New alarming studies show the dramatic rise of chronic disease in children—from allergies and ADHD to mental illnesses and obesity. A traditionally trained pediatric neurologist and a parent herself, Dr. Maya encountered the limits of conventional medicine when her son suffered a severe episode of asthma on his first birthday and began a backward slide in his development. Treatments failed to reverse his condition, so Dr. Maya embarked on a scientific investigation, discovering that food was at the root of her son’s illness, affecting his digestive system, immune system, and brain. The solution was shockingly simple: Heal the food, heal the gut, heal the brain...and heal the child.
Recent changes in growing and processing food harm kids’ gut microbiomes, immune systems, and brains, contributing to chronic disease. Dr. Maya’s plan started with the soil, using fresh foods and nature to heal her son from the inside out and the outside in. Since then, she’s successfully helped chronically ill patients from around the world. Revealing the profound connections between food, nature, and children’s health, Dr. Maya explains how food is constantly changing kids’ bodies, brains, and even genes—for better or for worse. She also shares success stories from her practice and tips as a working mother of three on stocking healing foods (from veggies to chocolate!), reading labels, and getting even picky eaters into the new menu. This paradigm-shifting book empowers you to transform your child’s health through food and ensure the long-term wellbeing of your kids and the entire family.
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About the Author
Read an Excerpt
Look deep into nature, and then
you will understand everything better.
It’s a particularly nerve-racking time to be a parent. With every new study, we’re reminded that the number of children with diseases and behavioral disorders like ADHD, autism, learning disabilities, anxiety, depression, epilepsy, bipolar disorder, and Tourette’s syndrome are through the roof. During the last decade in the United States, children ages 3 to 17 with developmental disabilities increased by double digits. The incidence of conditions like autism increased by as much as 78 percent. 1 Starting as young as two, 11 percent of school-aged kids and 20 percent of teens carry diagnoses of ADHD—a 41 percent rise over the past decade. During that same period, the number of children medicated with stimulants or antipsychotics more than tripled.2 A recent study showed that in the United States, one out of every five children has been diagnosed with mental illness, costing us $247 billion a year.3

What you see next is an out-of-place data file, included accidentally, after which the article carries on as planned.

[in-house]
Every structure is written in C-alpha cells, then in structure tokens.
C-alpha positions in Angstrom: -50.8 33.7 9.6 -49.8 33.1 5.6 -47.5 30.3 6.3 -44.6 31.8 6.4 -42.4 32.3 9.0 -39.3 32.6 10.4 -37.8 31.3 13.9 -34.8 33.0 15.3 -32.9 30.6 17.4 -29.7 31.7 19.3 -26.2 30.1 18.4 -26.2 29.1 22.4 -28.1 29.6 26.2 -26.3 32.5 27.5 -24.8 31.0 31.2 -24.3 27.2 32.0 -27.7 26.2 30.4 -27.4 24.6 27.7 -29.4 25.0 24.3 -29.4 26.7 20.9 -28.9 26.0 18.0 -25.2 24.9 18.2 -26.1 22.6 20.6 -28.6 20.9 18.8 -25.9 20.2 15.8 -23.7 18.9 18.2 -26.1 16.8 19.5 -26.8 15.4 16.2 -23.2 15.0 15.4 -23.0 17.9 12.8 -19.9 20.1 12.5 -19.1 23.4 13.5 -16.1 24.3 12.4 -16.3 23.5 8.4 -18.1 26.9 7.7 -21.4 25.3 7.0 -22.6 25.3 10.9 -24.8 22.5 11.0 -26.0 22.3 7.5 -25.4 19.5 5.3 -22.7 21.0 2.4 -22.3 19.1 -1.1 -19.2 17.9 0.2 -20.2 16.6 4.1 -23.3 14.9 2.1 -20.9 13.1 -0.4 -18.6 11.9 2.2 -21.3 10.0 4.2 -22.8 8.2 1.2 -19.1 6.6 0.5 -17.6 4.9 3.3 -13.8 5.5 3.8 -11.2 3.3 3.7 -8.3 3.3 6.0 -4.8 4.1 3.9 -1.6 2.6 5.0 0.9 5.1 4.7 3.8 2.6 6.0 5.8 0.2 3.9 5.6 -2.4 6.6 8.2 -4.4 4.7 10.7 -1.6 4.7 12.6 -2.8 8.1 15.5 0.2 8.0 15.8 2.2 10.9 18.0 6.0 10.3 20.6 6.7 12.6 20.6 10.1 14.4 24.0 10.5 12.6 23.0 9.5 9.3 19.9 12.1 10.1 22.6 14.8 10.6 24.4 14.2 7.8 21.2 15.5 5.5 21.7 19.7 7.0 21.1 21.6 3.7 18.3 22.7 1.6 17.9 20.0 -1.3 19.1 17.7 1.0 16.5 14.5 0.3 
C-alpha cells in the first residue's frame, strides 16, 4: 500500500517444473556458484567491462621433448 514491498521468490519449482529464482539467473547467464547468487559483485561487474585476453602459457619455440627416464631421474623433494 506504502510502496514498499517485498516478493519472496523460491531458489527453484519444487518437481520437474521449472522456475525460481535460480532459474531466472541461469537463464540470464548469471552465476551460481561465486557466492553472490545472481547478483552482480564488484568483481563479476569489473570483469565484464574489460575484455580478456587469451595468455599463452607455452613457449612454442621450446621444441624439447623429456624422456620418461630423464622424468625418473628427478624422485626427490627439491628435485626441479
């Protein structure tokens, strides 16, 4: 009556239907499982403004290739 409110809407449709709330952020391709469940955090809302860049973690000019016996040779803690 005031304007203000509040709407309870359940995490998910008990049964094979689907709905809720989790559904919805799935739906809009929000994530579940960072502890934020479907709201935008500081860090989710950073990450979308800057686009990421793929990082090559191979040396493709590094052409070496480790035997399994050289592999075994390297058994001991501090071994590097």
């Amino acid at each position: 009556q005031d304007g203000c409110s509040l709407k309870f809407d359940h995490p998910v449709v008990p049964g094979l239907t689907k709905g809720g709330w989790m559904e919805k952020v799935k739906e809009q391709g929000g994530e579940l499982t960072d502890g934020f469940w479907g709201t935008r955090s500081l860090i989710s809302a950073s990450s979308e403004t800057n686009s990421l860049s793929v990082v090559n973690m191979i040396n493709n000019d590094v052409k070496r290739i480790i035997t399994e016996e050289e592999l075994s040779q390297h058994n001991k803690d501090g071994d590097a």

As if that’s not enough to swear off procreating altogether, we’re also seeing an unprecedented rise in cases of food allergies, eczema, asthma, inflammatory bowel disease, and other autoimmune conditions, 4,5,6 particularly in the United States. For several years type 1 diabetes diagnoses have increased 6.3 percent annually in children five years and younger.7 And so-called normal maladies like colic, chronic ear infections, poor sleep, and constipation have become all too common. (When did pooping once a week become normal?!) But most of all, why is it that no matter how educated and wealthy our society, how medically advanced, how successful at eradicating infectious diseases, our kids are only getting sicker?
As a pediatric neurologist, I think about these alarming statistics on a daily basis because I care for these children in my private practice. For many of my patients, I’m what you could call a “last stop.” Most of the families who come to my office—often having traveled a great distance—arrive after struggling down a long road of unsuccessful treatments by traditional methods. Like many patients, they’ve been given conventional medications for their symptoms, suffered side effects, and taken more medication to manage the first medication’s side effects. Worst of all, they’ve been told that their children are simply untreatable. That they are going to be chronically sick for life.
I don’t see their situations as helpless or hopeless. Then again, I’m not your typical doctor. And that’s partly because I was once one of those panicked parents without answers.
On my youngest son’s first birthday, seemingly out of nowhere, he had his first episode of wheezing. It lasted a week, and it continued on and off for the next ten months. Despite numerous prescriptions from his pediatrician—antibiotics, steroids, and nebulizers—his symptoms would improve for only a few days. Then his nose would start running again and his breathing difficulties resumed. He perpetually erupted in mysterious itchy rashes. Simultaneously, his cognitive development plateaued. Though he had said his first words early at eight months, he stopped acquiring language the moment he began to have trouble breathing. He tripped frequently and no longer held out his hands to catch himself; his face and head hit the ground more times than we could count. Most frightening, no doctor could offer any approach that might reverse his course. If I—a doctor myself—wasn’t getting answers from physicians, then who was?
Over the course of these ten terrifying months, I began to do my own research, asking those questions that no one else seemed to be asking: How had my son’s body become so sick? We learned early on that dairy made him gassy, so he had been drinking soy milk instead. Could changing his diet again be the key to helping him?